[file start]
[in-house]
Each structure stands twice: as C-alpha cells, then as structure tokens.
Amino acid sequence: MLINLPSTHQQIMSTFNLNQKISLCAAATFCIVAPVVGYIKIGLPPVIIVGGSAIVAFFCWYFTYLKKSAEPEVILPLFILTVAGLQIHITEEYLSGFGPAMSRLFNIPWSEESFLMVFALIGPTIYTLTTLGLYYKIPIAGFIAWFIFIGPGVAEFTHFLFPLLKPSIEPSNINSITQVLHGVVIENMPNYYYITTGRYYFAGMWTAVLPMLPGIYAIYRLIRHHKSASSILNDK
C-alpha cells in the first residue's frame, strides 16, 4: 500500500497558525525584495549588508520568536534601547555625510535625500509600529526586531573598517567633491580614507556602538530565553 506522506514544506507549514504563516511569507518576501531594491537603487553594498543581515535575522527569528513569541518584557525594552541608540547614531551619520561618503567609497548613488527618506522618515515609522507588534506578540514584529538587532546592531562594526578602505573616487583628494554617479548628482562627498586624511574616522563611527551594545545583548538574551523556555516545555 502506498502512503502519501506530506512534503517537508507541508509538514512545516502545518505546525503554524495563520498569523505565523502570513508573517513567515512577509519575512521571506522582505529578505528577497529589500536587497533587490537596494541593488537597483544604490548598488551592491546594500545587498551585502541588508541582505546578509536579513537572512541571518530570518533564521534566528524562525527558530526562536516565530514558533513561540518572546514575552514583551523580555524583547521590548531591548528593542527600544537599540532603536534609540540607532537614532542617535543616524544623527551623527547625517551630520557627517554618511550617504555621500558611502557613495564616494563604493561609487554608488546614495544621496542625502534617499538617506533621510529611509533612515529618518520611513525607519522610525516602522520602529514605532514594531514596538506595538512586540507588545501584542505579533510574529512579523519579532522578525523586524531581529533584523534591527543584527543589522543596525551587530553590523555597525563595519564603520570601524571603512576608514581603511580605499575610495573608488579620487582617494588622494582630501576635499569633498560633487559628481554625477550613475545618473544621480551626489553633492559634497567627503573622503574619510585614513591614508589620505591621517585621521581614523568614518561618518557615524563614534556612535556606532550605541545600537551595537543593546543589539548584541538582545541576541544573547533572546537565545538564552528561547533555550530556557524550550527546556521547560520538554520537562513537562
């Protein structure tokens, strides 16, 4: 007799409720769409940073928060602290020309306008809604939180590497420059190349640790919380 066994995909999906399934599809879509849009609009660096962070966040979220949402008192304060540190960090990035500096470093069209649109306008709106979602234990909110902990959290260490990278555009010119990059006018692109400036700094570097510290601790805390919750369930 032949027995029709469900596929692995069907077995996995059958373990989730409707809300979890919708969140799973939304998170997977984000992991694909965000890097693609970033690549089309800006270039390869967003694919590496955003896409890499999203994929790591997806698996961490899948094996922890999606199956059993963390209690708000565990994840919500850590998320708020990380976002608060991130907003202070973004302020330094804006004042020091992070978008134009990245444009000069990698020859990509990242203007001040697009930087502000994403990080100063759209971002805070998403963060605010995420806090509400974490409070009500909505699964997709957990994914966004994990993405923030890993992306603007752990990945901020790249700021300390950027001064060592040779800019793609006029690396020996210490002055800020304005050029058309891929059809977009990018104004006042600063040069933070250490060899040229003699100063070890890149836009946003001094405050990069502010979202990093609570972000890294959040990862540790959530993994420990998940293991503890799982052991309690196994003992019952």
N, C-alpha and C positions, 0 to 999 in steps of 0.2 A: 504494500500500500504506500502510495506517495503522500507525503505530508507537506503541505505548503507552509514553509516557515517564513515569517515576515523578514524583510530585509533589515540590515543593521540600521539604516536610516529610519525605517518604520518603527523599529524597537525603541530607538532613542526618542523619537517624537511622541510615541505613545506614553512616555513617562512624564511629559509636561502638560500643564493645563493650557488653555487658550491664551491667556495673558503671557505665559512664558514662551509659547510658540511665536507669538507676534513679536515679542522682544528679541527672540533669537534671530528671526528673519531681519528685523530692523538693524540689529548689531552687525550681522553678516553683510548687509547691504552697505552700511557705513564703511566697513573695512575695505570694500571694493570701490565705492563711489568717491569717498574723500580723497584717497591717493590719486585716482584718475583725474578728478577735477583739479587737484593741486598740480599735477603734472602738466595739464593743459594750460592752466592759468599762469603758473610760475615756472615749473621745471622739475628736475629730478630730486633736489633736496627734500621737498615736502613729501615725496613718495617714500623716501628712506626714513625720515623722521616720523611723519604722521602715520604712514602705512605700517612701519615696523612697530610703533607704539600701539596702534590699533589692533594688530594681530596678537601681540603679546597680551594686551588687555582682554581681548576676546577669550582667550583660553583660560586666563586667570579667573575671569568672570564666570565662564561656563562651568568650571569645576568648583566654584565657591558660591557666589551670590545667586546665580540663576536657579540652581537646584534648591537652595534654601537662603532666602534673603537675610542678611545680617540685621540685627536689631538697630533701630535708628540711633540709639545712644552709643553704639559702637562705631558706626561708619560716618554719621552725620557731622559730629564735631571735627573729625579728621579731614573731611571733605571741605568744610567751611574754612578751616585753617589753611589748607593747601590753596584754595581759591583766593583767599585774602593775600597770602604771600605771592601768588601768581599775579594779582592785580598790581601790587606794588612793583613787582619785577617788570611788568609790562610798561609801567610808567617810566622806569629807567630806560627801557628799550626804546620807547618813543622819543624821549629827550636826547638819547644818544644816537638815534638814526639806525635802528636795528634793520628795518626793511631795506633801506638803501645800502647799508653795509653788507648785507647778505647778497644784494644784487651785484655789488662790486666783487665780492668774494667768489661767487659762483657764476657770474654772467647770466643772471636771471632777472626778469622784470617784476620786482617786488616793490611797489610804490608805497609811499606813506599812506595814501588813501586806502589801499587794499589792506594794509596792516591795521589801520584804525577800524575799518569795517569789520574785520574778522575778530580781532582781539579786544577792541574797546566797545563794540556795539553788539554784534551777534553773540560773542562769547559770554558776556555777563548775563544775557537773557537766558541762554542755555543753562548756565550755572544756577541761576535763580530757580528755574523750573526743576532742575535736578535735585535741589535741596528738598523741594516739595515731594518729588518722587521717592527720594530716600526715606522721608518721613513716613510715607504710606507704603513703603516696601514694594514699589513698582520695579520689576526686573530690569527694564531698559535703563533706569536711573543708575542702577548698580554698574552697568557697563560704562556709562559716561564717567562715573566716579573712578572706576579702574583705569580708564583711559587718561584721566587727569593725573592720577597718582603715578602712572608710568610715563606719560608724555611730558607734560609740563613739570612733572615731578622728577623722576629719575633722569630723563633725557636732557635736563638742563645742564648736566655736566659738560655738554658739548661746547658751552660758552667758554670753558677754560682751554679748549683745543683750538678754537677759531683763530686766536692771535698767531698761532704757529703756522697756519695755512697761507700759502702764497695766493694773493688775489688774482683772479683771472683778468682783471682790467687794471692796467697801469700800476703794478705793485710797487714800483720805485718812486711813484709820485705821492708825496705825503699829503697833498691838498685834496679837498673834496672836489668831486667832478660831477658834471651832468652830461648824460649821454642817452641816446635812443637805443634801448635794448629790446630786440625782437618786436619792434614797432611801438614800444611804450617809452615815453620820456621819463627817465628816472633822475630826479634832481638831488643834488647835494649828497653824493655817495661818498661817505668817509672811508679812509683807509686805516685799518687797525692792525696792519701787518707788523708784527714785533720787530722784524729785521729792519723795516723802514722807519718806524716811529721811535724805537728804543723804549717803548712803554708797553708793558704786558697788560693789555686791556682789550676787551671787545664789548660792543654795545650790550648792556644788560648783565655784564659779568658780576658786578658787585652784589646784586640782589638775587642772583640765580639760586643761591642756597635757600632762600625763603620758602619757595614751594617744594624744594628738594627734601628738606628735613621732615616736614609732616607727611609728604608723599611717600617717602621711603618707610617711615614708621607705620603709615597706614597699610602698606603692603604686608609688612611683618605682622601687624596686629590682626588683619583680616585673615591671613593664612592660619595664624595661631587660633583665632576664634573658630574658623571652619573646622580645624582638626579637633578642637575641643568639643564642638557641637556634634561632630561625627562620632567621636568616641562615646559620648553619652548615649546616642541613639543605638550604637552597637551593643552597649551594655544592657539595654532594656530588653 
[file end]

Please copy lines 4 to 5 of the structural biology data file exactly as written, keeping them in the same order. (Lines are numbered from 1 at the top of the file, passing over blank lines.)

C-alpha cells in the first residue's frame, strides 16, 4: 500500500497558525525584495549588508520568536534601547555625510535625500509600529526586531573598517567633491580614507556602538530565553 506522506514544506507549514504563516511569507518576501531594491537603487553594498543581515535575522527569528513569541518584557525594552541608540547614531551619520561618503567609497548613488527618506522618515515609522507588534506578540514584529538587532546592531562594526578602505573616487583628494554617479548628482562627498586624511574616522563611527551594545545583548538574551523556555516545555 502506498502512503502519501506530506512534503517537508507541508509538514512545516502545518505546525503554524495563520498569523505565523502570513508573517513567515512577509519575512521571506522582505529578505528577497529589500536587497533587490537596494541593488537597483544604490548598488551592491546594500545587498551585502541588508541582505546578509536579513537572512541571518530570518533564521534566528524562525527558530526562536516565530514558533513561540518572546514575552514583551523580555524583547521590548531591548528593542527600544537599540532603536534609540540607532537614532542617535543616524544623527551623527547625517551630520557627517554618511550617504555621500558611502557613495564616494563604493561609487554608488546614495544621496542625502534617499538617506533621510529611509533612515529618518520611513525607519522610525516602522520602529514605532514594531514596538506595538512586540507588545501584542505579533510574529512579523519579532522578525523586524531581529533584523534591527543584527543589522543596525551587530553590523555597525563595519564603520570601524571603512576608514581603511580605499575610495573608488579620487582617494588622494582630501576635499569633498560633487559628481554625477550613475545618473544621480551626489553633492559634497567627503573622503574619510585614513591614508589620505591621517585621521581614523568614518561618518557615524563614534556612535556606532550605541545600537551595537543593546543589539548584541538582545541576541544573547533572546537565545538564552528561547533555550530556557524550550527546556521547560520538554520537562513537562
């Protein structure tokens, strides 16, 4: 007799409720769409940073928060602290020309306008809604939180590497420059190349640790919380 066994995909999906399934599809879509849009609009660096962070966040979220949402008192304060540190960090990035500096470093069209649109306008709106979602234990909110902990959290260490990278555009010119990059006018692109400036700094570097510290601790805390919750369930 032949027995029709469900596929692995069907077995996995059958373990989730409707809300979890919708969140799973939304998170997977984000992991694909965000890097693609970033690549089309800006270039390869967003694919590496955003896409890499999203994929790591997806698996961490899948094996922890999606199956059993963390209690708000565990994840919500850590998320708020990380976002608060991130907003202070973004302020330094804006004042020091992070978008134009990245444009000069990698020859990509990242203007001040697009930087502000994403990080100063759209971002805070998403963060605010995420806090509400974490409070009500909505699964997709957990994914966004994990993405923030890993992306603007752990990945901020790249700021300390950027001064060592040779800019793609006029690396020996210490002055800020304005050029058309891929059809977009990018104004006042600063040069933070250490060899040229003699100063070890890149836009946003001094405050990069502010979202990093609570972000890294959040990862540790959530993994420990998940293991503890799982052991309690196994003992019952």